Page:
The connection between CCPA and GDPR
With the rate of data creation and consumption growing faster than toilet paper in a pandemic (too soon…?), governmental interference was as guaranteed as tax season. We watched as General Data Protection Regulation (GDPR) swept over any organization handling the personal data of individuals living in the EU and instituted wide-ranging privacy requirements that boasted the most significant change in global data privacy law in 20 years. It was only a matter of time before the United States flexed its regulatory muscles to begin matching the EU’s efforts. And it didn’t take long.
Enter the California Consumer Protection Act (CCPA).
Suppose you’re a for-profit organization with customers residing in California (just about every for-profit organization). In that case, you’re required to comply with this new legislation if you either: have more than $25mil in annual revenue, process information for more than 50,000 California residents, or you get more than half of your annual revenues from the sale of personal information. The fines for non-compliance or violation of the CCPA can be costly. But arguably, the most significant potential cost, and the real “hold my beer” moment for CCPA compared to its GDPR model, is that it allows consumers to bring lawsuits against qualifying organizations for misuse of data (not to mention the associated reputational damage). These damage reparations vary depending on whether a court deems the offense ‘intentional’ or ‘unintentional’ violations (the distinction depends upon security efforts). Since experts predict CCPA will be the backbone to a looming federal law, everyone should heed the warning of the future of compliance.
We aren’t just trying to employ scare tactics — CCPA is the real deal. So, what are the internal ramifications of this new legislation, and how do you address it?
Consequences of CCPA
One of the unanticipated potential consequences of CCPA, particularly regarding the current environment, is the heightened business ramifications of incurring a costly data fine during the economic instability of the COVID pandemic. While we’ve recognized a consistent spike in breach attempts, funds (particularly in struggling industries) to keep businesses afloat are scarce. Fines, even as a result of a breach, could have disastrous consequences on organizations’ long-term health.
So, fear of fines, lawsuits, and sustained brand damage incentivizes company boards. But where does the responsibility fall internally?
Well, that’s where the water gets murky. The short answer is: IT teams, primarily Infosec teams, as always!
Already over-worked and likely understaffed, IT teams are now responsible for a potentially massive data protection undertaking. While CCPA has helped justify the necessity for cybersecurity to be considered a business-level initiative, the scale of the project can be challenging to predict. With an estimated 80% of organizational data considered to be unstructured and an unprecedented growth rate of said unstructured data, this regulation feeds on an area of IT security that is difficult to maintain visibility and control. But it isn’t just the unidentified risk potential for data breaches and misconduct putting pressure on organizations. Other departments, such as marketing and product teams that depend upon information from potentially personal data to make business decisions, may no longer be allowed to draw as much insight from it (CIAM teams beware).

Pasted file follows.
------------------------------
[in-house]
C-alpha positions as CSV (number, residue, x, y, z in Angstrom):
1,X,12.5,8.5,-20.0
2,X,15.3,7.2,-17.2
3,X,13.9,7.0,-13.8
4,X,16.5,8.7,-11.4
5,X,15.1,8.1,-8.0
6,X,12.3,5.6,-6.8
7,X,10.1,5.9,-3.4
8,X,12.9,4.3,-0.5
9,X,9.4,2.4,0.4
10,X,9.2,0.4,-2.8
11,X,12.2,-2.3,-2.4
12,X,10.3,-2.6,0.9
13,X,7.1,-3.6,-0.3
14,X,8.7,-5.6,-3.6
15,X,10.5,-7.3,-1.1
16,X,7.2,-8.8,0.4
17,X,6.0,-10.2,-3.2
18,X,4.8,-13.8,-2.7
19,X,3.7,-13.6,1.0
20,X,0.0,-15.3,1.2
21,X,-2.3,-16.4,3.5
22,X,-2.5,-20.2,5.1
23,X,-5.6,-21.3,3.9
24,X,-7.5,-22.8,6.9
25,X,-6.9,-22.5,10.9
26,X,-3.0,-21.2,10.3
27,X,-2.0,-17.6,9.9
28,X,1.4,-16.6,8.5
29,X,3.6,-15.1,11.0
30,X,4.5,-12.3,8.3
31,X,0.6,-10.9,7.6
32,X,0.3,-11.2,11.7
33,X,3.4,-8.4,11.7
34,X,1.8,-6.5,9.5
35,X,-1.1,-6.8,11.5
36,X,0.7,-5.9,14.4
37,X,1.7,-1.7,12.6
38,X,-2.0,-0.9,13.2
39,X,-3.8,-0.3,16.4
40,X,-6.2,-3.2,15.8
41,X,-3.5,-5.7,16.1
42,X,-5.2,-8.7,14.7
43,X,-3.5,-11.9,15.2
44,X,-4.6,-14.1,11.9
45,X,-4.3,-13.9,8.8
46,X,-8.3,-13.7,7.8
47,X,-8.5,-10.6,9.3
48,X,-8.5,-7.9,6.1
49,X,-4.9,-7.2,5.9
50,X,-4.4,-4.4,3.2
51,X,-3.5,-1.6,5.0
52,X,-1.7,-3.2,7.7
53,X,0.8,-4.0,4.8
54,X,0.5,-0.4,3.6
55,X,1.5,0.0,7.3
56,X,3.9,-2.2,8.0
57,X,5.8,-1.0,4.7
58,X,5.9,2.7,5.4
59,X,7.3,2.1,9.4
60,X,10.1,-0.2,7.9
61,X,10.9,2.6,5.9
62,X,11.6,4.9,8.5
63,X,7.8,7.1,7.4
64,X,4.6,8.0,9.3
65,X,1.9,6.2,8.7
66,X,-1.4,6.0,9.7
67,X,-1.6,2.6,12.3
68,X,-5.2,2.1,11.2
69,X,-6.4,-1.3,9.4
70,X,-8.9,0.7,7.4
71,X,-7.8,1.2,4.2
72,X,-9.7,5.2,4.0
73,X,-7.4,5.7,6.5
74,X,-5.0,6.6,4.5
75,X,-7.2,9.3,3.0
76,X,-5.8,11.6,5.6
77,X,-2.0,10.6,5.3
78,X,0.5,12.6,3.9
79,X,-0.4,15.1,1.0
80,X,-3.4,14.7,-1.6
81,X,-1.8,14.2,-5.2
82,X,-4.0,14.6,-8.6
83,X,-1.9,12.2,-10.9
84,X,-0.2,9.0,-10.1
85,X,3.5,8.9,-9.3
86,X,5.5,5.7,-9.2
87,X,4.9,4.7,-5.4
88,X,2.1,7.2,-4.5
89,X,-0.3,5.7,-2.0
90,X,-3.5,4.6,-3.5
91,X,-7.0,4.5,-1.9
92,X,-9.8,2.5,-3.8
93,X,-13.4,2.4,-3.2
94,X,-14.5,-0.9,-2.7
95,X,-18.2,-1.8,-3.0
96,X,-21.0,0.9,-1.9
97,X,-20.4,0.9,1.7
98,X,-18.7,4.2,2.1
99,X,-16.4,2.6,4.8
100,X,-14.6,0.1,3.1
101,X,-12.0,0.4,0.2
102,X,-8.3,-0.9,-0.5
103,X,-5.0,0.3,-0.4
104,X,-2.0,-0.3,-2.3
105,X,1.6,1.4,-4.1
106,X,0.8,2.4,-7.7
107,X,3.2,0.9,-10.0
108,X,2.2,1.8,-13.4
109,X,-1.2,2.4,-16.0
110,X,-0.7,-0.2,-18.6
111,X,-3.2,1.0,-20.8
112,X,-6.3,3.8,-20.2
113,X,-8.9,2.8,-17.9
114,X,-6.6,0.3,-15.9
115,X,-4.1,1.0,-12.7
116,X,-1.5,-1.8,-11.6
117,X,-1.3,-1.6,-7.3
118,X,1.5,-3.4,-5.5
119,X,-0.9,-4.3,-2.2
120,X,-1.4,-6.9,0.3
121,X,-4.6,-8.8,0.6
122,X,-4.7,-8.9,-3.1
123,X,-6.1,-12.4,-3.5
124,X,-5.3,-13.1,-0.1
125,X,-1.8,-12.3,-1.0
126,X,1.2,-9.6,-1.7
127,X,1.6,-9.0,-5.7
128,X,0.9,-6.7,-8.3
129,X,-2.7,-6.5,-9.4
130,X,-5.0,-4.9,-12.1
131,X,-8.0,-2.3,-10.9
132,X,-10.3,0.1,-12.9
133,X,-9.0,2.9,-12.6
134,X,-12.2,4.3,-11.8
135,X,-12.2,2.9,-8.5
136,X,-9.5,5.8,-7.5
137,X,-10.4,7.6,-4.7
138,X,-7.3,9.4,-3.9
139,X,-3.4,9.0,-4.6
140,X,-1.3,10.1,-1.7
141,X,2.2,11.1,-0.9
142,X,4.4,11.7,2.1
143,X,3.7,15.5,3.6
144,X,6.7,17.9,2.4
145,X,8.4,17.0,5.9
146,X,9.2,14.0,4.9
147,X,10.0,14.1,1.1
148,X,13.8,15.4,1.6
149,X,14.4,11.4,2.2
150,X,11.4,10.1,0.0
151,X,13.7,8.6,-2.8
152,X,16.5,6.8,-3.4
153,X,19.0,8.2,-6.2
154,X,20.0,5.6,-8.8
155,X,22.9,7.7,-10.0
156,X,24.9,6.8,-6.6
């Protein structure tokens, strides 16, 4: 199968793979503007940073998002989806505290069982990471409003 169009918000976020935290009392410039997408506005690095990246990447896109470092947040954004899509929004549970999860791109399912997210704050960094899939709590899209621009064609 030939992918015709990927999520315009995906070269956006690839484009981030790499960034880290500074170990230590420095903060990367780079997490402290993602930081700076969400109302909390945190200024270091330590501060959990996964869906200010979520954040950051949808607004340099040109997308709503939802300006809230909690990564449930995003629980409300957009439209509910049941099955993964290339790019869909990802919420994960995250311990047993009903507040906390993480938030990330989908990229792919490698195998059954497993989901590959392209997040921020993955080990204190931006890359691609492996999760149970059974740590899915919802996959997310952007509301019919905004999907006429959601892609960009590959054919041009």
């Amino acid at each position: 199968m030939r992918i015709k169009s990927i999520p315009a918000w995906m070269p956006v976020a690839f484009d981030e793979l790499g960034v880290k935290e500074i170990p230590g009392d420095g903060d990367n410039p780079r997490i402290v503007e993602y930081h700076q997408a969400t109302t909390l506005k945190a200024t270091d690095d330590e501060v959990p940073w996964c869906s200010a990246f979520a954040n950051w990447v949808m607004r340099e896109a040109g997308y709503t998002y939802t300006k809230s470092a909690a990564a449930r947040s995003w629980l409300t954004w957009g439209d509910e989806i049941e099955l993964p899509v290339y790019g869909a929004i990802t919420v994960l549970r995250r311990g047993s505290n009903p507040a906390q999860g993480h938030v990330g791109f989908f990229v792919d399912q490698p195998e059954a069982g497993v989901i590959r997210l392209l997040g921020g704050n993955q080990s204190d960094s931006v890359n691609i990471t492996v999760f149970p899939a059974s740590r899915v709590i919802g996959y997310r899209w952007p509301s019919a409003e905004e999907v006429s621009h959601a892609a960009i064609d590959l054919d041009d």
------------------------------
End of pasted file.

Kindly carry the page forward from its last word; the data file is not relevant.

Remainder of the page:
What Organizations Must Do Now
Organizations must refine their process for data classification and governance to adequately accommodate consumers’ required ability to control the collection, use, and storage of data. Since CCPA applies to some data outside the regular scope of what’s considered “sensitive,” the intake and classification of data need to change. Furthermore, once the data is ingested, classified, and stored, adequate controls need to be maintained and monitored to ensure that a security event doesn’t occur.
Undertaking a project of this magnitude pulls valuable resources away from other priority projects. Depending on a vendor solution to solve the problem, it can leave you with a big bill, little integration with your existing IT environment, and gaps that leave you vulnerable to attack in entirely new ways. By trusting a partner with extensive knowledge and experience navigating the complexities of CCPA, organizations can accurately determine their compliance obligation and build a scalable security program around it, avoiding common pitfalls and costly remediation costs.
IDMWORKS understands the importance of optimizing CCPA compliance posture to avoid violations and protect brand integrity and consumer confidence. We believe that security initiatives should empower an organization. We optimize your investment by building a foundation that your entire IT environment can benefit from, capable of scaling the governance needs of current and future regulations. We help ensure that technology integrates effectively to take the burden off your IT team rather than creating more work. And we develop efficiencies that benefit other departments and business processes.
CCPA can be a daunting call for compliance, or it can be a catalyst for new efficiency and scalability. Let us help empower the latter.